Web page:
Established in 1965, Schedule A is a list of occupations that are exempt from going through the costly and time-consuming labor market test and PERM labor certification process required for employer-sponsored EB-2 and EB-3 green cards. The PERM process aims to protect the opportunities, wages, and working conditions of U.S. workers in a similar field by assessing whether hiring a non-U.S. citizen would prevent equally qualified U.S. workers from being hired.

When employers sponsor an employee for an EB-2 or EB-3 green card, they must obtain PERM certification from the DOL before they can submit an I-140 green card petition to U.S. Citizenship and Immigration Services (USCIS). Currently, the DOL is taking about a year to decide on PERM labor certification, but there are many precursor steps in the process. According to the USCIS Check Case Processing Times page, the USCIS takes anywhere from four to nearly eight months to process I-140 green card petitions for EB-2s and EB-3s, depending on the USCIS service center.

Green card cases involving occupations listed on Schedule A as being in short supply do not have to undergo a labor market test and can skip the PERM application process, significantly reducing the timeline for getting an EB-2 or EB-3 green card. Schedule A helps allocate the fixed number of green cards in job markets where immigrants are most needed and least likely to adversely impact U.S. workers.

Using a data-driven method

Currently, Schedule A lists only professional nurses and physical therapists, as well as scientists and artists of exceptional ability — and it was last updated in 1991! Sheepherders also get a break. Changes to Schedule A have largely been made based on policy priorities and testimony or comments from lobbyists and employers. Additionally relevant for founders is that self-petitions are not allowed.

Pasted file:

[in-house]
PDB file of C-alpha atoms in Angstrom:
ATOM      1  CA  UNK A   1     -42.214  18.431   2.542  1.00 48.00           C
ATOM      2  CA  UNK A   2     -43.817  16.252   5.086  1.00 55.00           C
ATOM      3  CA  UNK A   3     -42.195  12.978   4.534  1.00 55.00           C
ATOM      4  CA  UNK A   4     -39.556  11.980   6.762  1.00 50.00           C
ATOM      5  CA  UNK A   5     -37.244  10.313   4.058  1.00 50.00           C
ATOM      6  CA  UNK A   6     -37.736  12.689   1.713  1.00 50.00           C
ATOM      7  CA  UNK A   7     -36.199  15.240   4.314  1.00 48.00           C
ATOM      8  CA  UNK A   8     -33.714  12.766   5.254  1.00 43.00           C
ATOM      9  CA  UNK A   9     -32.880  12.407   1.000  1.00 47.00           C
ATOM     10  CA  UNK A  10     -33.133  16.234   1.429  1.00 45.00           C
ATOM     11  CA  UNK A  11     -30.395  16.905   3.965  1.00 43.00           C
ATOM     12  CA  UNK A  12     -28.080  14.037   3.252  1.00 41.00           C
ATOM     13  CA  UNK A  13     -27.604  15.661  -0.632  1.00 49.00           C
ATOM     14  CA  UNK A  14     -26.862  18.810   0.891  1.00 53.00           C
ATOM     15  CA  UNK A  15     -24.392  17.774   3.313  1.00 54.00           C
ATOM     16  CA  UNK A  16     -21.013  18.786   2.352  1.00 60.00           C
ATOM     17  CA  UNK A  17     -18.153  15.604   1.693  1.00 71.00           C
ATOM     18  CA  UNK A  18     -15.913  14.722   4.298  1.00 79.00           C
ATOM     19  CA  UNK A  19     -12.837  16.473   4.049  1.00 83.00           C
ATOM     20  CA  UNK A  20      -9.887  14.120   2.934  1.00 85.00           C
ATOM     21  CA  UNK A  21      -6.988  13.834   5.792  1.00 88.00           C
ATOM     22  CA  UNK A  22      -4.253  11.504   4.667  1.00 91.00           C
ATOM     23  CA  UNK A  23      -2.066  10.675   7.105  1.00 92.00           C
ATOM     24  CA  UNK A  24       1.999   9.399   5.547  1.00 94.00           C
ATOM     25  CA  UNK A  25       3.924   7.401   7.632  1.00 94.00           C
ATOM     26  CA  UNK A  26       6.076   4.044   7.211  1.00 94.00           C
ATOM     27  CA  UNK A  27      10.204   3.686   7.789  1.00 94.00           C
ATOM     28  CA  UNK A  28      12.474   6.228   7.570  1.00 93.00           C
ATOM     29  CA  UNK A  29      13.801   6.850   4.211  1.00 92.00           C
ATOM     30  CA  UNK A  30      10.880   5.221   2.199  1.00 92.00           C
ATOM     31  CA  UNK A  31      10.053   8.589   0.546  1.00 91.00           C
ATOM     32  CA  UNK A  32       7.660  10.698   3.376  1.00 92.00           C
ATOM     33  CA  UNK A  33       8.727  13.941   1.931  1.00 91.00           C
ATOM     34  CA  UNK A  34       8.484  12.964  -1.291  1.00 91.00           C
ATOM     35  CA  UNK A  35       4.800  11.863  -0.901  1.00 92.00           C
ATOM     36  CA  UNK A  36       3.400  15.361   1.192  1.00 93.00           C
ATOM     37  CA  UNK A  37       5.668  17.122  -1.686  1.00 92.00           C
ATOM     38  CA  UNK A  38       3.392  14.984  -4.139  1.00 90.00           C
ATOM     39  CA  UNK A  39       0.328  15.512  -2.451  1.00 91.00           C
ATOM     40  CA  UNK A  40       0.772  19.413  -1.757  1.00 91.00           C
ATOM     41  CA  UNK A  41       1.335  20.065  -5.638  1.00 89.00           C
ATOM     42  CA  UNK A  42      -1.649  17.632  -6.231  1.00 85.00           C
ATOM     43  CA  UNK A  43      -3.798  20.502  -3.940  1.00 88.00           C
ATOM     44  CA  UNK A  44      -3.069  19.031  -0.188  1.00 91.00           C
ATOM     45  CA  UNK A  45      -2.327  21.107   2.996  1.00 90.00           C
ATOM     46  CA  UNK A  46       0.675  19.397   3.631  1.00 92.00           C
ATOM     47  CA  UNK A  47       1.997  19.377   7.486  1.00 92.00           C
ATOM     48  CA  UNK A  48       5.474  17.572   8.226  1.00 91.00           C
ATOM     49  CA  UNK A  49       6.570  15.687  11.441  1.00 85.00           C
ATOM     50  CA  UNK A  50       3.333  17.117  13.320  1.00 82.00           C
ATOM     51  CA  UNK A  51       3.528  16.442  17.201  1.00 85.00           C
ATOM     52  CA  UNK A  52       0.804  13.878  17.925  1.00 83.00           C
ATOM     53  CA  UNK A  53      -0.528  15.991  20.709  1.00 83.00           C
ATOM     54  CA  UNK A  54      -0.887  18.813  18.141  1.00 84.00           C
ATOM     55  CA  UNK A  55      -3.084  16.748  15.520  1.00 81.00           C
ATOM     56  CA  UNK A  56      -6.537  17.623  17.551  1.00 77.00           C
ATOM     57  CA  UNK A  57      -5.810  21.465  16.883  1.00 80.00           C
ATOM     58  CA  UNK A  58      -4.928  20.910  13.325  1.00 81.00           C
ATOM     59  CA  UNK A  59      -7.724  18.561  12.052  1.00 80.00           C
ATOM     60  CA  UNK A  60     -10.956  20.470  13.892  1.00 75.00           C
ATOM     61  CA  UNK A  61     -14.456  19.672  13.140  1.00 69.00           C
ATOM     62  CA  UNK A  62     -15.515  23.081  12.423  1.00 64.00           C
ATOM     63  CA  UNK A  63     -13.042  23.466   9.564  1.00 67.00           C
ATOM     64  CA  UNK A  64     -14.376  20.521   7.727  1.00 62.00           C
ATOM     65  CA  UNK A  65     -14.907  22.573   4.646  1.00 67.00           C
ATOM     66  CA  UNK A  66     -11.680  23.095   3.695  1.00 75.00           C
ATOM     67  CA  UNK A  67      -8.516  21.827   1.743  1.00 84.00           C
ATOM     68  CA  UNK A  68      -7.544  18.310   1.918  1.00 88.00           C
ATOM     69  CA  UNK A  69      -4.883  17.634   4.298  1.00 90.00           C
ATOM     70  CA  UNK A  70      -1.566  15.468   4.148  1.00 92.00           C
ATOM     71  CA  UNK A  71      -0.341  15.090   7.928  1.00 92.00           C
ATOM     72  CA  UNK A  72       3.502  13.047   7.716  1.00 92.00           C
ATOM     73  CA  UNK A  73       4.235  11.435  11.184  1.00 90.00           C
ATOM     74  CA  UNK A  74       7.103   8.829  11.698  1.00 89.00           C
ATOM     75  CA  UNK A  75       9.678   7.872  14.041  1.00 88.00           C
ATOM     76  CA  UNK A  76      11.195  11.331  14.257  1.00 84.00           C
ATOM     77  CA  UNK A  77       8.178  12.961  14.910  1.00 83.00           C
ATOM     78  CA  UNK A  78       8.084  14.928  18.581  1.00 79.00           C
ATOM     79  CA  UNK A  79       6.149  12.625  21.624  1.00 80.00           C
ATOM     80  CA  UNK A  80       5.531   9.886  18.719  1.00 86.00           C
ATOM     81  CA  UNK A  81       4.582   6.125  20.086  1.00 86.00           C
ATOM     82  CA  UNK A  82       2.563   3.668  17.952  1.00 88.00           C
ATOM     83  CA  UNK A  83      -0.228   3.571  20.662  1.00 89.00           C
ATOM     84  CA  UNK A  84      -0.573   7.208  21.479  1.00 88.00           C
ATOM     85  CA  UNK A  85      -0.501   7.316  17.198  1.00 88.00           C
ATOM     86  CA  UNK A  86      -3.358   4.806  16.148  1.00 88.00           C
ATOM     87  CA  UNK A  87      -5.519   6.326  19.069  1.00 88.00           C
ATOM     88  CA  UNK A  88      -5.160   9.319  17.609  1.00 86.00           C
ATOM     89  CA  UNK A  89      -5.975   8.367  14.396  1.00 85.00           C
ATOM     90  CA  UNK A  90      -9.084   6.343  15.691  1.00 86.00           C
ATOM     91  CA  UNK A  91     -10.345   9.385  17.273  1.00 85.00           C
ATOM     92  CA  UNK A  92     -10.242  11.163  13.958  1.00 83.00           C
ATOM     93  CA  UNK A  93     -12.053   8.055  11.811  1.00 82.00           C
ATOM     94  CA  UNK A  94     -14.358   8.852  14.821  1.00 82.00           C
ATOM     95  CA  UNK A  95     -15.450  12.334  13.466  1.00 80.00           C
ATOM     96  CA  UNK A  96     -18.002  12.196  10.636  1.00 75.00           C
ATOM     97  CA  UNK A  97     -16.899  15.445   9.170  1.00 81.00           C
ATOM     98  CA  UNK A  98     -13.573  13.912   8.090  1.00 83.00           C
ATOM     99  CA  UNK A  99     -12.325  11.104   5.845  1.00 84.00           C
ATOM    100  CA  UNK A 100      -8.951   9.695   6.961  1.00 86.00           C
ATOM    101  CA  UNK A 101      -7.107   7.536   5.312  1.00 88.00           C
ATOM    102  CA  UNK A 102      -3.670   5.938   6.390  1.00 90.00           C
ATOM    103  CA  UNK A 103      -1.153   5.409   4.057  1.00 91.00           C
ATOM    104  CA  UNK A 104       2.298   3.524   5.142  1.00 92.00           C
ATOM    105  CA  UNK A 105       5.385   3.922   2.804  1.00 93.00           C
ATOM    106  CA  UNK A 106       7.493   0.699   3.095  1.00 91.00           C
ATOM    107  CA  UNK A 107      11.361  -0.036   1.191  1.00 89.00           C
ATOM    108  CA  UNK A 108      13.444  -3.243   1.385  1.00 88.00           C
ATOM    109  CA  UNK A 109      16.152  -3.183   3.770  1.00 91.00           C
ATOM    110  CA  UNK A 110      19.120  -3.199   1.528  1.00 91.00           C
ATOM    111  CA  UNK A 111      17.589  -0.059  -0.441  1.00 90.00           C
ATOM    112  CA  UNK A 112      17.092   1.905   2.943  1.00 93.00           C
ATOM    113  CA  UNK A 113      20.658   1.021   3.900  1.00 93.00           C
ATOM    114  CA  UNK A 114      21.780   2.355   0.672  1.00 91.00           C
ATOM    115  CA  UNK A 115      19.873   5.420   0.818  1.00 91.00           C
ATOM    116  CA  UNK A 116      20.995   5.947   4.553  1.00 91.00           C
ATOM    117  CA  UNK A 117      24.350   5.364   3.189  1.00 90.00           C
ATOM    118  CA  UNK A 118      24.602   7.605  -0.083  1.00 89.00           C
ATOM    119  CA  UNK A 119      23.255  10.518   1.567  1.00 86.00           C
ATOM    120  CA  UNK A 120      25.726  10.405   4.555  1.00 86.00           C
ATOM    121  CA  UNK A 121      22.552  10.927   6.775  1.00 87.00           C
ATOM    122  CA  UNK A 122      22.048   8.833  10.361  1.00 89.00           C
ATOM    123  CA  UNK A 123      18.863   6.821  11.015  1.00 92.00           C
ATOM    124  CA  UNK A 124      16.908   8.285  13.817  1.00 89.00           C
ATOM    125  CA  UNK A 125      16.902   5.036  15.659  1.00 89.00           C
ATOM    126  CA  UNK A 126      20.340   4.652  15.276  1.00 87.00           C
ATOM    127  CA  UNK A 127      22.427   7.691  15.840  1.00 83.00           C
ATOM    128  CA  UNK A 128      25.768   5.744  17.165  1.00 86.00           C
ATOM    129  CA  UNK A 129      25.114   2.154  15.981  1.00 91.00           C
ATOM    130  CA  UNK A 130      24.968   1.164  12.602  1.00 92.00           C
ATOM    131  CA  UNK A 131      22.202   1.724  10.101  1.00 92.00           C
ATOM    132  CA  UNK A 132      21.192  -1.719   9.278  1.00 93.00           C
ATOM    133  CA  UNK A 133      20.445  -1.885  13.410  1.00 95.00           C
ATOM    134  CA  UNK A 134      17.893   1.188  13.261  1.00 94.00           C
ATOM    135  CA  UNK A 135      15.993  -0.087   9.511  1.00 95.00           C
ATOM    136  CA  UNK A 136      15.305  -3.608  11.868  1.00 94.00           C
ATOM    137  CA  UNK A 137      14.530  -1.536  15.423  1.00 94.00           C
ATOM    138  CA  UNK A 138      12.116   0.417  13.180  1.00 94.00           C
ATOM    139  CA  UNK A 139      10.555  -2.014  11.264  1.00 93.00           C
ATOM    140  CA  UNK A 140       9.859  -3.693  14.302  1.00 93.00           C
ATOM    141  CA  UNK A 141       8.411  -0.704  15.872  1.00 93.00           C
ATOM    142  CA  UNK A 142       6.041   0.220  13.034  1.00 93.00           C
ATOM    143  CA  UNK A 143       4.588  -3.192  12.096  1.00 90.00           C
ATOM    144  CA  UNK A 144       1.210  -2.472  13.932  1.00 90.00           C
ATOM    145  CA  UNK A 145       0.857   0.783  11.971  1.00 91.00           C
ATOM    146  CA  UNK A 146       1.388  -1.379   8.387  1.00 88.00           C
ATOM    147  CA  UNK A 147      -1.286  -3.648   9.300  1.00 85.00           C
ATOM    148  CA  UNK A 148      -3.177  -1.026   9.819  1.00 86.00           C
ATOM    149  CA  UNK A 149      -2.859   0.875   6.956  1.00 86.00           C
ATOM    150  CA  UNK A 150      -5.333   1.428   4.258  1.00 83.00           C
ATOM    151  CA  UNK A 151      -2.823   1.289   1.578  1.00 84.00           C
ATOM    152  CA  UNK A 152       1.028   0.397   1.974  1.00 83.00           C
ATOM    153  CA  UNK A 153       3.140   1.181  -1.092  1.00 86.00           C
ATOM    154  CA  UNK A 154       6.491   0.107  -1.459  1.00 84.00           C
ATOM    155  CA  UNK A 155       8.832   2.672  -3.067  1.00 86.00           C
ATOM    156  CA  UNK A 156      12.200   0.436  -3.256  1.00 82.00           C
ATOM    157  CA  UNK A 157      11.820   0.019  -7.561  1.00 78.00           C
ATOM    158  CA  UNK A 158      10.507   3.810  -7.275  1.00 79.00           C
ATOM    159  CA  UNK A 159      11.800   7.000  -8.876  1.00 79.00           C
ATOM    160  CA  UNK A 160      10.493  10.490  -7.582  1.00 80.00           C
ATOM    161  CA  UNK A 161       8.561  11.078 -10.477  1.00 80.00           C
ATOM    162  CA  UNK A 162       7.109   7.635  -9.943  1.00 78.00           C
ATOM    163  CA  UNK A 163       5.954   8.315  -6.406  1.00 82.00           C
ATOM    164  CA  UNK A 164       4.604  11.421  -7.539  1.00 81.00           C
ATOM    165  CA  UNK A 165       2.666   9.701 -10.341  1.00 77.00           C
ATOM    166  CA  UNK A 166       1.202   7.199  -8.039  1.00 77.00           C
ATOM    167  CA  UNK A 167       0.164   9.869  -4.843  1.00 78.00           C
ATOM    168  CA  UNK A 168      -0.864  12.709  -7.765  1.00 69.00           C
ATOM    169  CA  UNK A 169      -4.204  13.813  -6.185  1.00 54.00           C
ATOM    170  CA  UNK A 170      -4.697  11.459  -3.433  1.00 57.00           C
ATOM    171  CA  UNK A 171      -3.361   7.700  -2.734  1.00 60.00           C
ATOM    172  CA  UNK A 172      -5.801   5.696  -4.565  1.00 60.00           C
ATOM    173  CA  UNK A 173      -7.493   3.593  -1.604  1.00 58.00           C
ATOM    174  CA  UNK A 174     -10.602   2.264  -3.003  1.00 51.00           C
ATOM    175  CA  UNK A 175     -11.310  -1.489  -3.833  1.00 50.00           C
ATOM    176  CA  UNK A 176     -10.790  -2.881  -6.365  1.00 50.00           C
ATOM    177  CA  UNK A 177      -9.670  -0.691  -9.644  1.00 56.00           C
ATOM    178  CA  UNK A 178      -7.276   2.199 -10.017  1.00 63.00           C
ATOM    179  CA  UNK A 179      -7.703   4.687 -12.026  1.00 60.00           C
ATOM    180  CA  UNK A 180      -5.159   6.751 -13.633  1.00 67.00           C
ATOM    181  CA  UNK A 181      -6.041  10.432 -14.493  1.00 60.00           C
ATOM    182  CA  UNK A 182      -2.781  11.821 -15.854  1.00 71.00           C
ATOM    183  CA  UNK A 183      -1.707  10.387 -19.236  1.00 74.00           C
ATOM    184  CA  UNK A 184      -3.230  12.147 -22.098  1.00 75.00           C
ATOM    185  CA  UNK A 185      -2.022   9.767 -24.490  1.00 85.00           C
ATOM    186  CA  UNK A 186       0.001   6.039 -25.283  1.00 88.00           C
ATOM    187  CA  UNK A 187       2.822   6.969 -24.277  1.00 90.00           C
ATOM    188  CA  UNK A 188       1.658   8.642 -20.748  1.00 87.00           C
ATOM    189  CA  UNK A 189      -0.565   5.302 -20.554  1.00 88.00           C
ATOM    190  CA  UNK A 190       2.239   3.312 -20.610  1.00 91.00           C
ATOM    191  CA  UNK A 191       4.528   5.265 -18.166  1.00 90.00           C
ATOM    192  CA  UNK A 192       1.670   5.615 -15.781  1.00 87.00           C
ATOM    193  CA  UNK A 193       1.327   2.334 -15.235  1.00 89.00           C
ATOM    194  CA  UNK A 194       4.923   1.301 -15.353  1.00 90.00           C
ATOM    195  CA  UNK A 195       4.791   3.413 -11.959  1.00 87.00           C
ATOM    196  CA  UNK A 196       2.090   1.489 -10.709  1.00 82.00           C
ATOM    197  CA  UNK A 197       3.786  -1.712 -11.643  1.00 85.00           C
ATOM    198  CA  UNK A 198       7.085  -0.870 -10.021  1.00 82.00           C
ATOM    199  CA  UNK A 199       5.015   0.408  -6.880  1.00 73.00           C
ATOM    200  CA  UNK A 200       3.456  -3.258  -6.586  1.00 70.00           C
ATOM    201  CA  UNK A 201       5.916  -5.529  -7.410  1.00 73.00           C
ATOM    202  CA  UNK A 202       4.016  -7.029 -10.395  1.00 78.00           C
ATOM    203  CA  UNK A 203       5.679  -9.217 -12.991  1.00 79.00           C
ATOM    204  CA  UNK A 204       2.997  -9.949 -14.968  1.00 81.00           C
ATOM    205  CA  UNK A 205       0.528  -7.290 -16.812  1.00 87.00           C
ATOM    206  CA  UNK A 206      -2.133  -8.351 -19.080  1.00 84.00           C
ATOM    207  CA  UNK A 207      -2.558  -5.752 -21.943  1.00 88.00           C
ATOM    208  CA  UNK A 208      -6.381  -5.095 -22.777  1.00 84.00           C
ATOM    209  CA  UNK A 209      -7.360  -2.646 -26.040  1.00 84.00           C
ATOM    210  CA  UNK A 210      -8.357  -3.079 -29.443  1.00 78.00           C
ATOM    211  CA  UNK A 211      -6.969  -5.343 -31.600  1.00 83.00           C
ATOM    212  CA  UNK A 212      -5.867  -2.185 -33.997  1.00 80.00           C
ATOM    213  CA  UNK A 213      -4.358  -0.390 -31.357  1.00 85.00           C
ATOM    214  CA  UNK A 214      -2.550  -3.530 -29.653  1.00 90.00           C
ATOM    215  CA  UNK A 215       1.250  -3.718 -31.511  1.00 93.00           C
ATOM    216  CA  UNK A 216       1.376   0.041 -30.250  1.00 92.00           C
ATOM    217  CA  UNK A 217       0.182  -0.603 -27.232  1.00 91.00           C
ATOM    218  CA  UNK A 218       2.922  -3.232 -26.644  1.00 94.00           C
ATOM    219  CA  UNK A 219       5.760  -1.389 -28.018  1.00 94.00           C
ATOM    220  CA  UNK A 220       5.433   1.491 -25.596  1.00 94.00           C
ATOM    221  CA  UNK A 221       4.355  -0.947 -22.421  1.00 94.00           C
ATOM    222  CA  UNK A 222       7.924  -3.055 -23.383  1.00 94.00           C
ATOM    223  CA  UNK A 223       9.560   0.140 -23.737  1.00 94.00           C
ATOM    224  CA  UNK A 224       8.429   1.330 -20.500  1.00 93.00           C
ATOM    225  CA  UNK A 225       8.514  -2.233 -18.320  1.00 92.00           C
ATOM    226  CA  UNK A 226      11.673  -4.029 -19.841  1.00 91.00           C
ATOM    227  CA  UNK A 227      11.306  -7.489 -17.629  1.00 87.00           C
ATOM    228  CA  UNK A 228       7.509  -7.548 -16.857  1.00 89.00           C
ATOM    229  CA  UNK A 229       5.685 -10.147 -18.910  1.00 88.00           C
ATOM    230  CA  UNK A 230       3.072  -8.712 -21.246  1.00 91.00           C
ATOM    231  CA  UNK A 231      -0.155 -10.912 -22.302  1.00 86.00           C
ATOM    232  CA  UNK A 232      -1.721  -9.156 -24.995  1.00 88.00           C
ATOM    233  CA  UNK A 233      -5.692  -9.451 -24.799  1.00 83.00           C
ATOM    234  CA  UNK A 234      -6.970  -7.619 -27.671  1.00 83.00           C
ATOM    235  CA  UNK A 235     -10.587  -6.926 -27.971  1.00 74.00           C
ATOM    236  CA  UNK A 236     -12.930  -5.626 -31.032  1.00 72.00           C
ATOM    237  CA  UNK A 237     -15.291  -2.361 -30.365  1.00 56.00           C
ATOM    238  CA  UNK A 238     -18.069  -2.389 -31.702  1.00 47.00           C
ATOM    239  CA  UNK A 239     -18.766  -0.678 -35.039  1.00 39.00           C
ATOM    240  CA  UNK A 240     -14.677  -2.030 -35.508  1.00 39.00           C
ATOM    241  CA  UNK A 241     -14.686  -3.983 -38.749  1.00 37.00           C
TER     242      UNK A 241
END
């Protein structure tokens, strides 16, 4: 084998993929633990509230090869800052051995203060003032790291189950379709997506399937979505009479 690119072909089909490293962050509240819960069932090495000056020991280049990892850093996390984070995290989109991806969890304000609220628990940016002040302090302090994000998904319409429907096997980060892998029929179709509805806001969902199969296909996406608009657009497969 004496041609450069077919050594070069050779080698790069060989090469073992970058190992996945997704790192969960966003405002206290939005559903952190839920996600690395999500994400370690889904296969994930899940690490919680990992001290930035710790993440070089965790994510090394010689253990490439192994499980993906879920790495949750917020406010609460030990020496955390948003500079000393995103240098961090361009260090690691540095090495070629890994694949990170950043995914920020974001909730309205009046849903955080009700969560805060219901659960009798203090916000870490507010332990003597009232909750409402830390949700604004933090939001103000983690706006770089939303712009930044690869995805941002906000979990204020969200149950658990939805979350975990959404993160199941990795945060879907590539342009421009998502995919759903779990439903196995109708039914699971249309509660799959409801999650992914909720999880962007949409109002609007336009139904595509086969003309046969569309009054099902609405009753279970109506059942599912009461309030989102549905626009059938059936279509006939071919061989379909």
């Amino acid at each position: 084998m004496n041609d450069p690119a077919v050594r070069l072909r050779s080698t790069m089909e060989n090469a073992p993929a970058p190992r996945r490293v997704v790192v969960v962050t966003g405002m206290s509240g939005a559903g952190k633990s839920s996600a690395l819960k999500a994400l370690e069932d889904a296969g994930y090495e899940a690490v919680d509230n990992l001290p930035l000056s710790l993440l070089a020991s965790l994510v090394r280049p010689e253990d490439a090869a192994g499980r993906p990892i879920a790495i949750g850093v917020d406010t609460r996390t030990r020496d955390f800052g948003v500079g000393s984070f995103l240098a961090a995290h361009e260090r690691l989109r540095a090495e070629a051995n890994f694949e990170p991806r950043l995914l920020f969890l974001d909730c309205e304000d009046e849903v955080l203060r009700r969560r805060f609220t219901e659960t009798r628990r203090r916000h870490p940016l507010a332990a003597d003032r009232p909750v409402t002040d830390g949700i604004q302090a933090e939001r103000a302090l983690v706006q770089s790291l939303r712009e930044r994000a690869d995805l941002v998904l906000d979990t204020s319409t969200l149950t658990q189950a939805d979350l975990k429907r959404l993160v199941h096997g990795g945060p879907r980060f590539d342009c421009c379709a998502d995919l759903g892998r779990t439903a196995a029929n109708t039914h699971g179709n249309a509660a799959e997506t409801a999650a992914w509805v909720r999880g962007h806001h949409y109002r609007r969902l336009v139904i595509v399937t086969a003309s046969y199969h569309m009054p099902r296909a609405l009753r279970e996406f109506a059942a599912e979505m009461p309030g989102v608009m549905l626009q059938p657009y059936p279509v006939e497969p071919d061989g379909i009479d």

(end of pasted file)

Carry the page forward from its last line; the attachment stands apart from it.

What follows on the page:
In its RFI, the DOL states it is seeking “input, including data, statistical metrics or models, studies, and other relevant information, on how the Department may establish a reliable, objective, and transparent methodology for revising Schedule A to include STEM and other non-STEM occupations that are experiencing labor shortages.”

The Institute for Progress (IFP) has devised a data-based method for determining occupations that could be placed on Schedule A because the number of U.S. workers who could fill those positions falls far short. IFP developed what it calls the Help Wanted Index to modernize Schedule A. The index measures the labor market conditions for about 400 occupations in the U.S. by assessing 10 key economic indicators for each occupation, including metrics such as:

  • The unemployment rate.
  • An increase in the median pay over one year and over three years since pay increases indicates shortages and suggests companies are looking for workers and are willing to pay more to attract them.
  • An increase in jobs since rapid job growth indicates rising demand for workers.
  • The income premium, meaning how much more workers are paid compared to workers of similar backgrounds.

Using its methodology, the IFP identified 28 occupations that should be added to the Schedule A list, which represents about 6% of PERM applications. The “most notable additions” would potentially include:

  • Atmospheric and space scientists.
  • Astronomers and physicists.
  • Natural science managers.
  • Electrical and electronics engineers.
  • Environmental engineers.
  • Architectural and engineering managers.
  • Surgeons.
  • Registered nurses.
  • Nurse practitioners and nurse midwives.
  • Diagnostic technologists and technicians.
  • Medical and health services managers.
  • Psychologists.
  • Audiologists.
  • Counselors.

What can you do?

Once published in the Federal Register, the DOL’s RFI will likely have a 60-day comment period, which means comments will be accepted until mid-February. I urge you and others in the STEM fields to let the DOL know how crucial it is to add STEM-related occupations to Schedule A and to use a data-driven method to identify those occupations.

Your comments must be in English, but business owners and non-citizens are eligible to comment. And you can even file your comment anonymously! After the comment period ends, the DOL will review the comments and will hopefully issue an updated Schedule A.

Make your voice heard! You’ve got this!

— Sophie

Have a question for Sophie? Ask it here. We reserve the right to edit your submission for clarity and/or space.

The Sophie Alcorn Podcast follows origin stories of the heart. If you’d like to be a guest, she’s accepting applications!